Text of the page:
During the past decade, leaders have increasingly relied on self-managing work groups, multifunctional teams, and cross-national executive groups to create the organization of the future. Yet groups are not a panacea for organizational problems; conflicts between individuals or factions within a group often create seemingly contradictory situations paradoxes that can prevent the group from reaching its goals. In this groundbreaking classic, Kenwyn Smith and David Berg offer a revolutionary approach to understanding groups and overcoming the problems that often paralyze group members, the group as a whole, and relations among groups. They explore the hidden dynamics that can prevent a group from functioning effectively. And they show how an apparently paradoxical suggestion - for example, inviting a success oriented group to risk failure, or affirming the benefits of going nowhere to a group focused on moving ahead - can break action barriers, overcome conflicts, and improve group performance.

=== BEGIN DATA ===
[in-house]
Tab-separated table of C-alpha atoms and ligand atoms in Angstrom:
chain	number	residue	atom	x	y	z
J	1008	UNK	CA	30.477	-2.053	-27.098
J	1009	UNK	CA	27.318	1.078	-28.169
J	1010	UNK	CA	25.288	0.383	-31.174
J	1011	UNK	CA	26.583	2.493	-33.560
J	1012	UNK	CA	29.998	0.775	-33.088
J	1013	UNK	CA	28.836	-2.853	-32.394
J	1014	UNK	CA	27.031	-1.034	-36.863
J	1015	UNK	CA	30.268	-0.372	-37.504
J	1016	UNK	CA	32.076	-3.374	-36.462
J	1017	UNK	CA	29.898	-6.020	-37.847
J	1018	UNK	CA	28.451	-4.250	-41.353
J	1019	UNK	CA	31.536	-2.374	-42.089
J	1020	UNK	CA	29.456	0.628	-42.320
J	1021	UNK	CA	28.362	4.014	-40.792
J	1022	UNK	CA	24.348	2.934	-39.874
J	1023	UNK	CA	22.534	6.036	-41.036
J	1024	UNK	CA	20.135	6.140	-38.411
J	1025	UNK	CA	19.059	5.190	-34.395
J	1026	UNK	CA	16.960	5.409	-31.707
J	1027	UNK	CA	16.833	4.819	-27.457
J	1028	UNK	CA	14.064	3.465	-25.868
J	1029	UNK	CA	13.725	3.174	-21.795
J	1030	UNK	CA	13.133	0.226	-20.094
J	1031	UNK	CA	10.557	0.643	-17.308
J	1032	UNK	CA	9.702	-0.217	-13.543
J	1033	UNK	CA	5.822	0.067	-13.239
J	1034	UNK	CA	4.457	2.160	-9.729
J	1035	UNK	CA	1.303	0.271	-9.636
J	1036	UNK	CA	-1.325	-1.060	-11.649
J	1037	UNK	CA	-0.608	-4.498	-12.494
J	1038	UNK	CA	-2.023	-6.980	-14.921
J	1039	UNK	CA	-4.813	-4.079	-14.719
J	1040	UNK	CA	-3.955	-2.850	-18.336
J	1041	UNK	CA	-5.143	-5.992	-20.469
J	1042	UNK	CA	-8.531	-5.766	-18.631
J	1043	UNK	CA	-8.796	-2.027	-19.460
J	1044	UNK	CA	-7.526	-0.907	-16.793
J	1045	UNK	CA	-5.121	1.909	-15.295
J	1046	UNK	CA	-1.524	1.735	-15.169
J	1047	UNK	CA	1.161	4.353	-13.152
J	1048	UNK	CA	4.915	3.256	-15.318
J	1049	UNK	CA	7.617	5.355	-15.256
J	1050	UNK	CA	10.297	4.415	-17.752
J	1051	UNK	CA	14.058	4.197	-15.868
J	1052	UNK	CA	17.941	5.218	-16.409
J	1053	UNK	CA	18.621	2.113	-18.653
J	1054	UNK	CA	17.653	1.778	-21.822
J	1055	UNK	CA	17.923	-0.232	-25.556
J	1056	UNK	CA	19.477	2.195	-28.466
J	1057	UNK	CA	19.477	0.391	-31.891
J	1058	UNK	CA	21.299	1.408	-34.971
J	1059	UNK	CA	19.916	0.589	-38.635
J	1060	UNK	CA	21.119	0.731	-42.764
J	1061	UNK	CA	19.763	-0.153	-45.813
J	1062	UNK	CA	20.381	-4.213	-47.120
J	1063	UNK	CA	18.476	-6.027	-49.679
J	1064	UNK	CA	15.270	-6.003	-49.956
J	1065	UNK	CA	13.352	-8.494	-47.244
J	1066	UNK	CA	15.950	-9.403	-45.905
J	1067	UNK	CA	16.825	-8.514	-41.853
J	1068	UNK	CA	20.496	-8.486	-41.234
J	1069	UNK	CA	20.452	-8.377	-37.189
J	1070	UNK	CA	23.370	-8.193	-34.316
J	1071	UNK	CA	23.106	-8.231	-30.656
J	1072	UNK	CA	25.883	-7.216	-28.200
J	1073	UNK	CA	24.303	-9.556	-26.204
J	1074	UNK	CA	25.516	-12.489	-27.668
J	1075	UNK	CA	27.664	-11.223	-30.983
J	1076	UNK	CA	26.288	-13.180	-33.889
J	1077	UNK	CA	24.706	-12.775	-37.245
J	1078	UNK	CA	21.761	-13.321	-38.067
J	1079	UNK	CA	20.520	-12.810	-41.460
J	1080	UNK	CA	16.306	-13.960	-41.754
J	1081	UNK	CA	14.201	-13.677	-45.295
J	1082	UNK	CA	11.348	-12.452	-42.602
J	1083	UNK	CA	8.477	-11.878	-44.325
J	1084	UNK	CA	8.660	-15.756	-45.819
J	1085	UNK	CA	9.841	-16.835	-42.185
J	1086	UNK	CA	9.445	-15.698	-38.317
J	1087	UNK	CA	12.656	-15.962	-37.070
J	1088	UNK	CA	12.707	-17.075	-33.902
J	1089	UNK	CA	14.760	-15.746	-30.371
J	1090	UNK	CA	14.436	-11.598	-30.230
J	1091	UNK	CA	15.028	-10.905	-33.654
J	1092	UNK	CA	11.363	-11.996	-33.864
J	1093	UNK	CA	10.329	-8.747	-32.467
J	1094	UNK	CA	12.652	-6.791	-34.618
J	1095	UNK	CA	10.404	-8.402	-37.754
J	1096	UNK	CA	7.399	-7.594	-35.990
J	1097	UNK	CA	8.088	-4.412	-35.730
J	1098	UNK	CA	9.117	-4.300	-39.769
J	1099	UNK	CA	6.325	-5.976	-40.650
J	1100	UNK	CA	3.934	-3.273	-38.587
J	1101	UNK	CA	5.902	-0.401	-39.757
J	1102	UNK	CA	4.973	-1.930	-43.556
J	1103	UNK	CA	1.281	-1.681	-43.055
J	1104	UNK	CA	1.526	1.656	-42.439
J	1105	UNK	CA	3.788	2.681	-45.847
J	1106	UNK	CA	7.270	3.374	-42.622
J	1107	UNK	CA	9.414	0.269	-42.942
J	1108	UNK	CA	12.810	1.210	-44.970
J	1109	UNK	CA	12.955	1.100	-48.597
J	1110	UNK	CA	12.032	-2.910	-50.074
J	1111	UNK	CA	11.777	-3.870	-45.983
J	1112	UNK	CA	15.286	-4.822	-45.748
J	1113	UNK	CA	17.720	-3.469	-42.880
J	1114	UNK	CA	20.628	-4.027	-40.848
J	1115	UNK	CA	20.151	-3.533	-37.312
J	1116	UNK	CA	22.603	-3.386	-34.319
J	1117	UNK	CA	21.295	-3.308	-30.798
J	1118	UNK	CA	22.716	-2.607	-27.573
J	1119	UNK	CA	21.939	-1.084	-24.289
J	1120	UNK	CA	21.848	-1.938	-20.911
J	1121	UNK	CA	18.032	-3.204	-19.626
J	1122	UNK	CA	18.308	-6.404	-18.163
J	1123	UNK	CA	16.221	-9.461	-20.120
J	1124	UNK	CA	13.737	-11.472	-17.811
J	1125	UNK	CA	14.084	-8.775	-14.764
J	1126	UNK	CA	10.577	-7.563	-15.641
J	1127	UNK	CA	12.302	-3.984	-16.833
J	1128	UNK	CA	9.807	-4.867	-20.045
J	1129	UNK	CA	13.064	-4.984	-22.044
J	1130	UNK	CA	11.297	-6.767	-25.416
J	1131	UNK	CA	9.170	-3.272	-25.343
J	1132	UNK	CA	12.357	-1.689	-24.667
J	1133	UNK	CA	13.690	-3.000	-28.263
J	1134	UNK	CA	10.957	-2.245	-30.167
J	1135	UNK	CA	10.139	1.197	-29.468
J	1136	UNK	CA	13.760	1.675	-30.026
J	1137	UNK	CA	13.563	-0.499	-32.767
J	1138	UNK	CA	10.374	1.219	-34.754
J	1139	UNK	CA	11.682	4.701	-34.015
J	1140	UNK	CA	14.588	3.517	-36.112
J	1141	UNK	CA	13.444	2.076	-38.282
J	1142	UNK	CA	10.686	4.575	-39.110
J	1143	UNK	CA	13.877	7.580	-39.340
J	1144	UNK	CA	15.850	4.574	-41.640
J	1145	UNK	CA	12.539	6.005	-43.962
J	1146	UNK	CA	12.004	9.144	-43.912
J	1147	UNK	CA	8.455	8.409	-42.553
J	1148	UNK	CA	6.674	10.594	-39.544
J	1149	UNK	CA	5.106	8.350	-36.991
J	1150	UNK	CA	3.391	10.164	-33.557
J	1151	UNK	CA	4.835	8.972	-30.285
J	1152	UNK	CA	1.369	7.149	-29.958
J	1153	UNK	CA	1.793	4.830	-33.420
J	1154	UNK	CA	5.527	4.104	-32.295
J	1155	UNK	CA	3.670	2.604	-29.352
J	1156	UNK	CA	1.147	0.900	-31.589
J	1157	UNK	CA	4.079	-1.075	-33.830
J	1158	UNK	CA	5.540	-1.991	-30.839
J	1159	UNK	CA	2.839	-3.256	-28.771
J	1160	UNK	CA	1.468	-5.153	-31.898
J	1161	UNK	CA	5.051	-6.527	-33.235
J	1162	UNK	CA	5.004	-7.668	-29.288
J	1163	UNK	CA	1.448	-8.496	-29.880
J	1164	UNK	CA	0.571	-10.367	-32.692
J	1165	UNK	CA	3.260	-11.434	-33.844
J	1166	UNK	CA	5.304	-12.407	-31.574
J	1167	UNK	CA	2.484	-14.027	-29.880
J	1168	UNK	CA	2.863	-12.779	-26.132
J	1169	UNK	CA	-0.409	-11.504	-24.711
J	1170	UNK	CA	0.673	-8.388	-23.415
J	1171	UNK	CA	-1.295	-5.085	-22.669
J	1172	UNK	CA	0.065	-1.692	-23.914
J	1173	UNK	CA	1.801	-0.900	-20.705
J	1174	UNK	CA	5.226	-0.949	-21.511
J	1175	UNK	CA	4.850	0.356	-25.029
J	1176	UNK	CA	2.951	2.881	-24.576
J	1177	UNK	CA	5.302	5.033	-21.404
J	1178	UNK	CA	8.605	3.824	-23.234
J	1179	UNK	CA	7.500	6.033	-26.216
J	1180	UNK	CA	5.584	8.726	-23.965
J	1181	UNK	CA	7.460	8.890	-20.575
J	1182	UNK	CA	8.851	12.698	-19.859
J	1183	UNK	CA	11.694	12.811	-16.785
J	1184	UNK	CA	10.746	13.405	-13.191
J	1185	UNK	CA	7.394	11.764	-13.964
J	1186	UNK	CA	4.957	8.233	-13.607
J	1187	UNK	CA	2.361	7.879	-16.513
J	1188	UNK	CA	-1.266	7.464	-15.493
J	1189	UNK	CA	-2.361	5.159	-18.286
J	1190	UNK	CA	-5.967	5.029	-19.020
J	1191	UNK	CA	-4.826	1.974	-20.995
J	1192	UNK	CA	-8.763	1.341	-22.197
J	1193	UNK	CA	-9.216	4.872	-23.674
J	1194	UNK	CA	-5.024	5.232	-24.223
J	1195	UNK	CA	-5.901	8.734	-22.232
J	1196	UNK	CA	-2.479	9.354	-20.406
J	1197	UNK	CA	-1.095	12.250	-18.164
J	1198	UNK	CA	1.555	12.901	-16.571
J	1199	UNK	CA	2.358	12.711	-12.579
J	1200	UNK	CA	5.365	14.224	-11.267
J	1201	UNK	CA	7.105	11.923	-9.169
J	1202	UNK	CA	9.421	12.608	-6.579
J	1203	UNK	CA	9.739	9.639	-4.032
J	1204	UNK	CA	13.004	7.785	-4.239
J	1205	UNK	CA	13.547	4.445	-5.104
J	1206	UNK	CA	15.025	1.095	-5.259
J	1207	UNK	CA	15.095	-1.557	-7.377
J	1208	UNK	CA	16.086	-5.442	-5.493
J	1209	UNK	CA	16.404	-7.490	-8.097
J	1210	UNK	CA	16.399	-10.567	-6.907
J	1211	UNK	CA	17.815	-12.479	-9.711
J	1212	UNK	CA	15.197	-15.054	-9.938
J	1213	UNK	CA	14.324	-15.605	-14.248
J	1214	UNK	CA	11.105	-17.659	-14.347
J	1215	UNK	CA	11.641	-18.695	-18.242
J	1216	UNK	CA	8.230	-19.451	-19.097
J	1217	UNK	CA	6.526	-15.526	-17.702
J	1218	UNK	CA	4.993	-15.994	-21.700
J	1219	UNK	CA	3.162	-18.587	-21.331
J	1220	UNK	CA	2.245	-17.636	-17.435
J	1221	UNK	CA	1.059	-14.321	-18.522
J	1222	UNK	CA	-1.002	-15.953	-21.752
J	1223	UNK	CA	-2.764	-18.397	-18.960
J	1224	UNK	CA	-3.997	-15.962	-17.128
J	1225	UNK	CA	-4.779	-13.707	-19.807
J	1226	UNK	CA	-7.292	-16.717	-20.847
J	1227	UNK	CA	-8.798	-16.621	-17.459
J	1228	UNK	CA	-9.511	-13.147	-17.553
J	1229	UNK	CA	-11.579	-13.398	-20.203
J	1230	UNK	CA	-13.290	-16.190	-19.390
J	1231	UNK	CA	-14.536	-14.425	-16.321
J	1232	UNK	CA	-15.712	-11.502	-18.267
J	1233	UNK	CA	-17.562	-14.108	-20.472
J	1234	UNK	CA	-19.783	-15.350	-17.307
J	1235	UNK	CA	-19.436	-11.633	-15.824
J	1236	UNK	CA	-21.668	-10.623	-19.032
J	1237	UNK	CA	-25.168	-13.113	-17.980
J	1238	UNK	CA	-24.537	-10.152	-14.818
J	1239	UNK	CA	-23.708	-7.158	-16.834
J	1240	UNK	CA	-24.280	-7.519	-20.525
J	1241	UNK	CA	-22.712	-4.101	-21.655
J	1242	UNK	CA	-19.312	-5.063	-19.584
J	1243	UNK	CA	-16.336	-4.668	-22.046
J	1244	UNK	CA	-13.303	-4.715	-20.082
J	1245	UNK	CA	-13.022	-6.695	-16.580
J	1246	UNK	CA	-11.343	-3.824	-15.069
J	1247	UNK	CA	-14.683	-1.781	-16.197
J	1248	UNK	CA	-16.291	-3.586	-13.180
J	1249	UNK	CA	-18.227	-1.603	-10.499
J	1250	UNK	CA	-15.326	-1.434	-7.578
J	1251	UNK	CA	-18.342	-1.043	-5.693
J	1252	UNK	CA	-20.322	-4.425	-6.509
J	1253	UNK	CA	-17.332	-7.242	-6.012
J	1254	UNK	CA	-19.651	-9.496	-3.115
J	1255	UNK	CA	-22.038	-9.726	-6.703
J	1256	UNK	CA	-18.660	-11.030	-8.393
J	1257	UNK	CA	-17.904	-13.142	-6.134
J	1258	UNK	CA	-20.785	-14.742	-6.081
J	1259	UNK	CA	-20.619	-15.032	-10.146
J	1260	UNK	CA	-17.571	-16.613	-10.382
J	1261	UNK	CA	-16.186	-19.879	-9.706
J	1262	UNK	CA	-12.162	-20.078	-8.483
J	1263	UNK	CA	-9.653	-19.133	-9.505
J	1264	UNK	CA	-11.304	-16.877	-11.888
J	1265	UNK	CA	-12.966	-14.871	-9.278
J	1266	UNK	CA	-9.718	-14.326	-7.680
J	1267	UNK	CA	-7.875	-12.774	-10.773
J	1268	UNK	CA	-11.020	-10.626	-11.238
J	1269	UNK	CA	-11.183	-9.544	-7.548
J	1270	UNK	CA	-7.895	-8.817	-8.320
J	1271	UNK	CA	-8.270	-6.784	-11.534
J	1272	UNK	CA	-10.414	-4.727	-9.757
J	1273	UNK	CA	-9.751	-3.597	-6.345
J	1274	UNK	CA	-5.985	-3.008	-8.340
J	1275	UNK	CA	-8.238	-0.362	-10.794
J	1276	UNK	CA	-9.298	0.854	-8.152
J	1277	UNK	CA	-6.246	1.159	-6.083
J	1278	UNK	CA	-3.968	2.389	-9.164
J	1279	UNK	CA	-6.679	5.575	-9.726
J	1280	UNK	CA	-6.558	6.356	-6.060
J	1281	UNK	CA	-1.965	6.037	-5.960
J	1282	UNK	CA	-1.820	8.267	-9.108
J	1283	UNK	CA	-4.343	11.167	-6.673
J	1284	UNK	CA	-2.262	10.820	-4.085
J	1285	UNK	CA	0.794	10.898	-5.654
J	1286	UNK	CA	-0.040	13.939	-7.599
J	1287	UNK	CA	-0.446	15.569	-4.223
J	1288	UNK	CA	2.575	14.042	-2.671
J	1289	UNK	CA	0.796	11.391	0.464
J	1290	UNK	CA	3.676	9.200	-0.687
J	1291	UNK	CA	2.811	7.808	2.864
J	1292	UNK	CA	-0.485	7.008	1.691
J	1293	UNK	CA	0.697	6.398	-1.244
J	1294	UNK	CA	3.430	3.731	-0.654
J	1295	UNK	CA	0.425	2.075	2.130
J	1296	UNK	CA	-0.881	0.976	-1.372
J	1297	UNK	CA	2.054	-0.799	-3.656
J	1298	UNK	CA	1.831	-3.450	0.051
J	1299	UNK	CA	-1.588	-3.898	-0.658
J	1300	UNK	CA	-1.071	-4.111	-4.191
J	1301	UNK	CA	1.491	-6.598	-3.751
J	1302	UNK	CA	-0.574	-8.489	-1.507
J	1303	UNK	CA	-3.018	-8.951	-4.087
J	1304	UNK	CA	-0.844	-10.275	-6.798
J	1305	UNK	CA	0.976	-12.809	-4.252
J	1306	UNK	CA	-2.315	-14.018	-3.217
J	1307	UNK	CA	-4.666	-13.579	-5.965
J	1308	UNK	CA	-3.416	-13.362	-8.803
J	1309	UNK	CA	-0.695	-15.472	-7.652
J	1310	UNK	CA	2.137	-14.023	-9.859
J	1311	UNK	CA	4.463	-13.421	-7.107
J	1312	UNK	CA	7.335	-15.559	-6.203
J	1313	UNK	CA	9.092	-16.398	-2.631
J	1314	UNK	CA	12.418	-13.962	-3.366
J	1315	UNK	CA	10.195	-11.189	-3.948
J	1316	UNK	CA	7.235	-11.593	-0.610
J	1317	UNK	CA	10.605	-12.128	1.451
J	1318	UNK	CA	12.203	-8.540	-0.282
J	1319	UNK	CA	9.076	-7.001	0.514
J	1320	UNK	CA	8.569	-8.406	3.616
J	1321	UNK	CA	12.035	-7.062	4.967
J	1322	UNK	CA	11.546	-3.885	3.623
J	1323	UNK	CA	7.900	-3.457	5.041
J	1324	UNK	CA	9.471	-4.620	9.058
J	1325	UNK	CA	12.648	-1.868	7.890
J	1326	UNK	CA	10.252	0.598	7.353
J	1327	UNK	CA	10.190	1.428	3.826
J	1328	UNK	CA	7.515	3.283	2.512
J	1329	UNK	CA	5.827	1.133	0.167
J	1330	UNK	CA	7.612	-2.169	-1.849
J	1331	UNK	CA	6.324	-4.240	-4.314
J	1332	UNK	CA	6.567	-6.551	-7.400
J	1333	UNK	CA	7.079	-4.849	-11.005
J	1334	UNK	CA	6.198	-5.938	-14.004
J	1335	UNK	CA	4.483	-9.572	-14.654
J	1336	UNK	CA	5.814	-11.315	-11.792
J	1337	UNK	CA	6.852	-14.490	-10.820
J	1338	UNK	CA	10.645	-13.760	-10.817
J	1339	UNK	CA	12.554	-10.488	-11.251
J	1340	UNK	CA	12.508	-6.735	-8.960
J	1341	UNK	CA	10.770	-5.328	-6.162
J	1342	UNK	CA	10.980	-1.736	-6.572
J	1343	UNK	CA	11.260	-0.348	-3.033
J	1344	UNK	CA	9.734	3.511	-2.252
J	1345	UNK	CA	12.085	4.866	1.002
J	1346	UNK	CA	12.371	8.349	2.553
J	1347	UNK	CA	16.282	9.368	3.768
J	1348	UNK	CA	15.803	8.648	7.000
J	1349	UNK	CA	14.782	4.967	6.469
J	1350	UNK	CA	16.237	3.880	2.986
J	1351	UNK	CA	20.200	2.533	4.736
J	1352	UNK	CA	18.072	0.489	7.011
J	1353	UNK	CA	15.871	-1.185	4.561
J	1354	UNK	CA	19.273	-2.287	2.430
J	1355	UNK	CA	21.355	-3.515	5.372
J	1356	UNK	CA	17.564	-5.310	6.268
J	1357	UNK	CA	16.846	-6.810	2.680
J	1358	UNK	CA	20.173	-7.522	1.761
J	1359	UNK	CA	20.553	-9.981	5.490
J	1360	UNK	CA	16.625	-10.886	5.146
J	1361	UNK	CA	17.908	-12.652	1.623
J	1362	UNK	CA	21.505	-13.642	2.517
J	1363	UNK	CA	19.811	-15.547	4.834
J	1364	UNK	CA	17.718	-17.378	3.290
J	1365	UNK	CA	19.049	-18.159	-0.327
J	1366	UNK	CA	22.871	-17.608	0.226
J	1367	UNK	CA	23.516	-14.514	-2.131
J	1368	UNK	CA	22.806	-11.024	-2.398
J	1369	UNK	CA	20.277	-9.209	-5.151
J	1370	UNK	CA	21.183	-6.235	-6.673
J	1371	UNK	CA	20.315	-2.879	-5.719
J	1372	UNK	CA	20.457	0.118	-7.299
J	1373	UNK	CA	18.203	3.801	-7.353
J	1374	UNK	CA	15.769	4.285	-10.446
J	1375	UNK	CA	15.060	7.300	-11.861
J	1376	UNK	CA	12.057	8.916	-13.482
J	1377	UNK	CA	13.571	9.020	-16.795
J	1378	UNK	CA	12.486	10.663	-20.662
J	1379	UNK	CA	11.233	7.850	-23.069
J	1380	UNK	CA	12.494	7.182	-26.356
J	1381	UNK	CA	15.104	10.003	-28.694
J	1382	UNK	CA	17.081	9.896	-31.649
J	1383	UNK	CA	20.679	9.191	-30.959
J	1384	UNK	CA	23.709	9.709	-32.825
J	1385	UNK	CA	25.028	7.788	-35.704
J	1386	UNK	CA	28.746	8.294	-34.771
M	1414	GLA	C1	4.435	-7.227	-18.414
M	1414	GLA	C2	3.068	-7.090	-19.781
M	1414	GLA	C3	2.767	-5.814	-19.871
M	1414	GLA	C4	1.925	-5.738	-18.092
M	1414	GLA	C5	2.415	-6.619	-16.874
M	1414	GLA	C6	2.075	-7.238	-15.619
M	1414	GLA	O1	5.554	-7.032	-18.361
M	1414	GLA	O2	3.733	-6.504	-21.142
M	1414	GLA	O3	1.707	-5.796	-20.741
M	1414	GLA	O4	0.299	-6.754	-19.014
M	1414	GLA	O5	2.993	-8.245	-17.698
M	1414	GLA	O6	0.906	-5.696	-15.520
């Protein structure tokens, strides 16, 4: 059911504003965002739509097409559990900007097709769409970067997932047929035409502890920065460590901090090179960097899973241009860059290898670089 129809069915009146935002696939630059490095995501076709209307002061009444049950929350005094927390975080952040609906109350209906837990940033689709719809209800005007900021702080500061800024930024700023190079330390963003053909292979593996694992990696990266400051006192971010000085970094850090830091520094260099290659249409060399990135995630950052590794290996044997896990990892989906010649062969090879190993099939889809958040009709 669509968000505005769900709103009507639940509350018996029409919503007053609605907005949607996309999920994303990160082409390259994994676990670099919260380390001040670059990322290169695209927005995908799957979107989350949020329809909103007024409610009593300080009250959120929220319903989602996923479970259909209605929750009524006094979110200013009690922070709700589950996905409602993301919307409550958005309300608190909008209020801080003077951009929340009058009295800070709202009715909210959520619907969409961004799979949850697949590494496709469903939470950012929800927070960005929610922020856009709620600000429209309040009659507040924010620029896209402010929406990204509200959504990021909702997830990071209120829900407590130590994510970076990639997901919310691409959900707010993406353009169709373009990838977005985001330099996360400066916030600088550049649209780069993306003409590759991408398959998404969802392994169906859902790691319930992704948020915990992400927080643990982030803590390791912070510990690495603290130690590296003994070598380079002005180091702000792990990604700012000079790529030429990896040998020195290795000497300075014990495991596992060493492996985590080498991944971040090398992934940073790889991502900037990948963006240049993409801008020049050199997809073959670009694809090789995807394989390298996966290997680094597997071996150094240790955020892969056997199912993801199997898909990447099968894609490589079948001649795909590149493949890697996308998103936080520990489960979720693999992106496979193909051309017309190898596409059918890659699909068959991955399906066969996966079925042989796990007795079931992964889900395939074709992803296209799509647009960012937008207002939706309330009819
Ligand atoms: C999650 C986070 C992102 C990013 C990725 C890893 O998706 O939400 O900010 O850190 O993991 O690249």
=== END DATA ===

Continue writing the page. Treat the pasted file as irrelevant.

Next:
Smith and Berg offer a different way of thinking about groups that will open new avenues of inquiry for professors and students of group behavior, and they propose many innovative ideas that will prove valuable to consultants, trainers, therapists, and others who work with groups on a regular basis.
Buy Paradoxes of Group Life book by Smith from Australia's Online Bookstore, Boomerang Books.
(231mm x 154mm x 23mm)
Publisher: John Wiley & Sons Inc
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Author Biography - Smith
KENWYN K. SMITH teaches at the University of Pennsylvania in the School of Social Work, and in executive programs at the Wharton Business School. He has devoted his career to the study of organizational change, group and intergroup dynamics, and conflict management. Over recent years, Smith has focused his studies on how organizational dynamics impact the physical and emotional health of employees DAVID N. BERG maintains a private practice in organizational psychology and also teaches in the department of psychiatry at the Yale School of Medicine. A professor of organizational behavior for fifteen years, Berg continues to work as a consultant to various organizations and groups. He is the deputy editor of the Journal of Applied Behavioral Science and has an abiding interest in group and intergroup relations, as well as organizational diagnosis. He lives in Bethany, Connecticut.